HN: Yes, well, we see her at the very beginning when she’s speaking to Francesca the nun, isn’t it? She seems to want even more extreme…

MA: She does. I think, as I said earlier, her relationship with her own sexuality is fascinating. I mean, it must be relevant to the portrait of Isabella when Shakespeare gives her her very first line, saying, “Couldn’t you find a tougher order?” She’s already in the toughest order in existence. So this is somebody that isn’t voluntarily at least going to be restraining herself. She needs if you like, the external command of an order, of a structure to hold her down. I think that that seems to me to be what she’s saying: “I hope you’re jolly disciplinarian in here, because my self-discipline may not be quite as hot.” I suspect. But, we found, Anna and I, as we worked on the play, the play made more and more sense to us and was more interesting if the journey that she goes on with Angelo is one that is not merely about chastity, but actually about, I won’t say a fear of sex, but actually, well maybe fear isn’t too harsh a word, a fear of opening a particular door, that once she walks through it, there are a whole load of things she doesn’t want to see in there.

HN: Well given the society that she has to find a place in, if she’s not going to be manipulated by other people, there don’t seem to be any role models for women where they can make choices.

MA: That’s absolutely right. That was one of the reasons why I chose the modern period, because I kept, we actually kept talking in rehearsals about the vice trade, and I can remember a time in New York, pre-Giuliani, where you know, you could walk down 42nd Street and I remember Peter Hall once referring to it as pure Hieronymus Bosch, and it was, and then Giuliani, like Angelo, cleaned the whole place up. But of course dirt, for the want of a better word, goes somewhere. It doesn’t just evaporate, and if you just look hard enough in New York, you find that the vice trade, the people with the money, the people who are earning a living out of it, have simply just moved elsewhere. It’s just that basically, that’s not what they wanted to show the tourists anymore. So it’s very much a play about two social groupings, the rulers and the ruled, and the ruled are by and large everybody who’s involved in the sex trade, and broadly speaking, people don’t, other than Isabella, don’t actually engage in moral debate. They take certain moral lines. But broadly speaking, those in the vice trade aren’t doing it out of a moral conviction, they’re doing it because that’s how they live, that’s how they survive. So if you close my brothel, I don’t know how I’m going to feed my children; I don’t know how I’m going to, you know, pay the rent.

HN: And after all, the people who use the brothels are those in government…

MA: …are those in government, and so the reality is that you’re right, going back to Isabella, her relationship to her own sexuality has to have a social context. It can’t just be about do I or don’t I enjoy sex, do I feel guilty about it? It’s actually much broader than that, and actually how do I feel about it in a particular social context?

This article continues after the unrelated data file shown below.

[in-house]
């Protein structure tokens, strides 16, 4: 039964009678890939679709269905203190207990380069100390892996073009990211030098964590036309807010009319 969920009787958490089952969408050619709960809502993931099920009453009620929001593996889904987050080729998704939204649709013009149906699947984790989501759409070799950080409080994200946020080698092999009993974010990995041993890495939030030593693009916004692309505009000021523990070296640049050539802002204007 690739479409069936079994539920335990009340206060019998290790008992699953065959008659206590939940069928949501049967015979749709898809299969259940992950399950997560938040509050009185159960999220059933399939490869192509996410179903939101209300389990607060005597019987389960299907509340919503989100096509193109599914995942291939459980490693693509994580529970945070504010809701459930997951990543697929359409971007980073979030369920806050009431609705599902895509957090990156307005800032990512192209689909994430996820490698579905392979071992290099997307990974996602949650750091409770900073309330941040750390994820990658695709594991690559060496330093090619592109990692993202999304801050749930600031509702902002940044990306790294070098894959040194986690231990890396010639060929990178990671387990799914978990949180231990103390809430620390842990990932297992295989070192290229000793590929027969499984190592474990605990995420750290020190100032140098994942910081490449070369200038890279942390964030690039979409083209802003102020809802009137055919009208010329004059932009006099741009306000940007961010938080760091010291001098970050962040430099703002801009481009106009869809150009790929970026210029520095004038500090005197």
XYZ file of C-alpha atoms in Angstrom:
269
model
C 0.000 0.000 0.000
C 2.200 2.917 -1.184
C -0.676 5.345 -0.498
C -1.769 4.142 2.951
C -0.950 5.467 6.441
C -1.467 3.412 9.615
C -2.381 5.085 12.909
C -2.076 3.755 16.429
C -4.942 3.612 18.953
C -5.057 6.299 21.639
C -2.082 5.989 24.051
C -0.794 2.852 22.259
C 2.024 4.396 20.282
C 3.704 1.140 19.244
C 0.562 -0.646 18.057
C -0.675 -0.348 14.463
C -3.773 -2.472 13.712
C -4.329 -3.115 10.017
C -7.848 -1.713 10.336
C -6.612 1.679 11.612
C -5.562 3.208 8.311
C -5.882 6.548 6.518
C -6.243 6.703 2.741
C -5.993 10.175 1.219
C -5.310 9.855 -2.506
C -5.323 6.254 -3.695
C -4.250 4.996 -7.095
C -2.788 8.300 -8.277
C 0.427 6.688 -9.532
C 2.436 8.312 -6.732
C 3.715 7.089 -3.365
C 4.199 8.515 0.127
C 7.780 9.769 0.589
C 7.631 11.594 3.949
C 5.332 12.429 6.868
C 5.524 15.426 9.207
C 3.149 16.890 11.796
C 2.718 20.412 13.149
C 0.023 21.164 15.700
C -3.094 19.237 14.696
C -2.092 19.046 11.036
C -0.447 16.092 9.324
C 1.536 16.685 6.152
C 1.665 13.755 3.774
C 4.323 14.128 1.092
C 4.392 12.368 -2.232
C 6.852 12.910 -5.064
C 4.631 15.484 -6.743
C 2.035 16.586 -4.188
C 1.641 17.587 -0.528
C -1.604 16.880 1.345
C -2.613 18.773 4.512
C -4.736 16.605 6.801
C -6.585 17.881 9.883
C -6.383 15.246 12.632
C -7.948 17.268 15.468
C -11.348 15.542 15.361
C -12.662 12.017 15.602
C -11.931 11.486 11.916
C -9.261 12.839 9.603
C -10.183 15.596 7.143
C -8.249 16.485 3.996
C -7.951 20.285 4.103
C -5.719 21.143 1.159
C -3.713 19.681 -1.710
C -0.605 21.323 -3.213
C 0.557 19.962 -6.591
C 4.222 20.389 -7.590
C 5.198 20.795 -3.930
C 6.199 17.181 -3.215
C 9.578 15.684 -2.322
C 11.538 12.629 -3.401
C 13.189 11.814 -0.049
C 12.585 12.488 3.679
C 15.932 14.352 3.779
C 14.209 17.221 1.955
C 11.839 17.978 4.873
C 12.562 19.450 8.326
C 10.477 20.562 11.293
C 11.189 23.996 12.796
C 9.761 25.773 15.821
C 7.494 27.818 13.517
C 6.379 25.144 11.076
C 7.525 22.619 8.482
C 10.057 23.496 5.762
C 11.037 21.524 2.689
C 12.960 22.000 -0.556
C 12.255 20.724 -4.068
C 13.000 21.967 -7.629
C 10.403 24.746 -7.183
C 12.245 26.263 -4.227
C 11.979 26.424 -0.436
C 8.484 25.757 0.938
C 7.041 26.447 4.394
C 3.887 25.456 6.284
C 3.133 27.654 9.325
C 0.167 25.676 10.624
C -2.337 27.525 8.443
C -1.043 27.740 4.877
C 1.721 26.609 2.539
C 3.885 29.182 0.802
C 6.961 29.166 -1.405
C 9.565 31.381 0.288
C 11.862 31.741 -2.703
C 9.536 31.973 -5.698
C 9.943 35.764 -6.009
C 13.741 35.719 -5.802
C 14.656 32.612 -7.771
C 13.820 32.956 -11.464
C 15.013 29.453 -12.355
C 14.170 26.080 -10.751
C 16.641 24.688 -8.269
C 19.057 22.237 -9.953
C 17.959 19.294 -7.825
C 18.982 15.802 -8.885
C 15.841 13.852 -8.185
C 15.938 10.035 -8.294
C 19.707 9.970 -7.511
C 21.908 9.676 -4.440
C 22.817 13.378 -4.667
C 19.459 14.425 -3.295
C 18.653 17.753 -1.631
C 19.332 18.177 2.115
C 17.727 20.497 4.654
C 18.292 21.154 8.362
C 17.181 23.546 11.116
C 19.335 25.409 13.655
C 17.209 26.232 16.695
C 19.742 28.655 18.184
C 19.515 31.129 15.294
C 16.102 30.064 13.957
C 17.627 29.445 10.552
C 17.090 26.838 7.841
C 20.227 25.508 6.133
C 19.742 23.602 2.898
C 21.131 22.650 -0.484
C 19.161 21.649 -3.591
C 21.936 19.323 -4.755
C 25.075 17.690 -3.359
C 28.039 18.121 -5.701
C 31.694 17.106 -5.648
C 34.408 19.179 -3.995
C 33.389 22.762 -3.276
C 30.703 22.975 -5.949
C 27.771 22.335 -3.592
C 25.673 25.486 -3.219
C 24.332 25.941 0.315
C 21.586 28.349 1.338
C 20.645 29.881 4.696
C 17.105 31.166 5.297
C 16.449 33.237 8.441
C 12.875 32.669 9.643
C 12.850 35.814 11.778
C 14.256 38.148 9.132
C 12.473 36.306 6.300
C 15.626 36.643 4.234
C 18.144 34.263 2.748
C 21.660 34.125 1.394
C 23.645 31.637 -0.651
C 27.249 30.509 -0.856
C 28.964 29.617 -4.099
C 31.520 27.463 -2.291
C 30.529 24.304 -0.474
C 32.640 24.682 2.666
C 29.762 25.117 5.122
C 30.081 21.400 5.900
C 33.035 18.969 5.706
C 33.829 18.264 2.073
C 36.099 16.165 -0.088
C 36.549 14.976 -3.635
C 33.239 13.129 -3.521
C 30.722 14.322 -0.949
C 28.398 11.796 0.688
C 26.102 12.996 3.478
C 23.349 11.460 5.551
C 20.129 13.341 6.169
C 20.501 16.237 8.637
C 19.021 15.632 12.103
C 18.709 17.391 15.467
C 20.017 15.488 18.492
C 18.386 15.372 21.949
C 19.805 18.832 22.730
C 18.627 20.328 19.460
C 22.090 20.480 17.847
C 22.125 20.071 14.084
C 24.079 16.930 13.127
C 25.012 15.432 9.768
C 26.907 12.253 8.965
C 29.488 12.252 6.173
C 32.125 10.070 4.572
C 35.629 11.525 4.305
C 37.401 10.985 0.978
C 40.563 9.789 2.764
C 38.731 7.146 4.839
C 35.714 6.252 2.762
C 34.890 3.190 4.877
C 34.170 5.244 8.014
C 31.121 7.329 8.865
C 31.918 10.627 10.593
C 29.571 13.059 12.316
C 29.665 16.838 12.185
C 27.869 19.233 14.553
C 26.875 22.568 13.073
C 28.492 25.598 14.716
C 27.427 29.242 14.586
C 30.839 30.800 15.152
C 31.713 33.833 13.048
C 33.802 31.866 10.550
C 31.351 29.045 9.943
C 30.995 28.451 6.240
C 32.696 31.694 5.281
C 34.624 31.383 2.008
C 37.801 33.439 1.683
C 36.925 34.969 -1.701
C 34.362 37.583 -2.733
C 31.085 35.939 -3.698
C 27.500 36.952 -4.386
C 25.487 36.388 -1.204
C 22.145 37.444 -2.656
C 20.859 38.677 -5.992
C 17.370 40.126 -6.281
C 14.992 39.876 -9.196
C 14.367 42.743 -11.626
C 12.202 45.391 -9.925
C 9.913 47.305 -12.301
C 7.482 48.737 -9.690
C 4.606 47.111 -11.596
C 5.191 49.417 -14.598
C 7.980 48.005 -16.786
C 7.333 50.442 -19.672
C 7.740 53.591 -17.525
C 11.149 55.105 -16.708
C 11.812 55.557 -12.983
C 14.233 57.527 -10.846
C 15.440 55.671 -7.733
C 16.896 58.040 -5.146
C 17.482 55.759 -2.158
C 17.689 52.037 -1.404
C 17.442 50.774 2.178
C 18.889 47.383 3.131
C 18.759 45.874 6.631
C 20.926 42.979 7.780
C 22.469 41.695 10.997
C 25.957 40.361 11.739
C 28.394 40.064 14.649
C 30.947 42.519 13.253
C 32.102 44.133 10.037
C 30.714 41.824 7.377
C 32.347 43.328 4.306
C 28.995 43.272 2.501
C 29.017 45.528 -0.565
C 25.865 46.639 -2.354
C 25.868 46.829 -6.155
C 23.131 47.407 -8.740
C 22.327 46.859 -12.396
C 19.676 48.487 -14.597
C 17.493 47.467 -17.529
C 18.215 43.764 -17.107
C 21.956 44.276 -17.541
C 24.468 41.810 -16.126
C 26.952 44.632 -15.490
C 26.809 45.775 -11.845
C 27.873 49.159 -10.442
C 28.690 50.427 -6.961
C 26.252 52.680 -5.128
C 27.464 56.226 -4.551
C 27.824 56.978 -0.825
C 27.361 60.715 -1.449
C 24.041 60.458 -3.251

HN: Well, Angelo also appears to go to extremes. In your production Rory Kinnear appears to be rather horrified at the idea of having to take this responsibility. He’s not sure he’s up to it, is he? Or is he afraid of what he’s going to reveal about himself?

MA: I think that, I don’t know that he’d be that self-aware, but I think…

HN: He looks very geeky, very much part of…

MA: Yes, what we wanted to do was to tell the story about somebody who was surprised by the appointment, and somebody who was not necessarily ambitious. The notion has been there, or one assumption has always been there, that Angelo was a social-climber and that he couldn’t wait to have that seat of government. But, in fact, you’re right, he does actually have lines about surely there’s a stronger test you can put me to, before you give me this honour. Now, whether that’s a fear of what’s inside him, or whether it’s false modesty, or is it surprise, or whatever. But we certainly have not played him as an ambitious man. But once he gets into the seat of government, once he has that opportunity, he does indeed take things to extremes because that’s his own personal conviction, that’s how he lives his life, and if, you know, God forbid, had Mary Whitehouse ever been voted into Number 10, she would have probably been pretty damn swingeing herself. I’m not quite sure as extreme as this play, but nevertheless, some pretty extreme proposals have popped up in the past, even today in our more pensive times. So, yes, the fascinating in a way conundrum, contradiction, paradox at the centre of the play, is as Toby Belch says in Twelfth Night, you know, “Dost thou think because thou art virtuous, there’ll be no more kegs of ale?”, and as Pompey says in this play, “Are you thinking of castrating everybody?” and Escalus says, “No”, then frankly, I think they’ll still be going at it. You know, it’s human nature, and of course that’s what Angelo discovers about himself.

HN: Yes, perhaps we ought to mention the set, because the way that the rooms change and revolve, we get the sense that all human nature is here, but it’s all very linked, and one role can turn into another quite quickly.

MA: Well yes… I…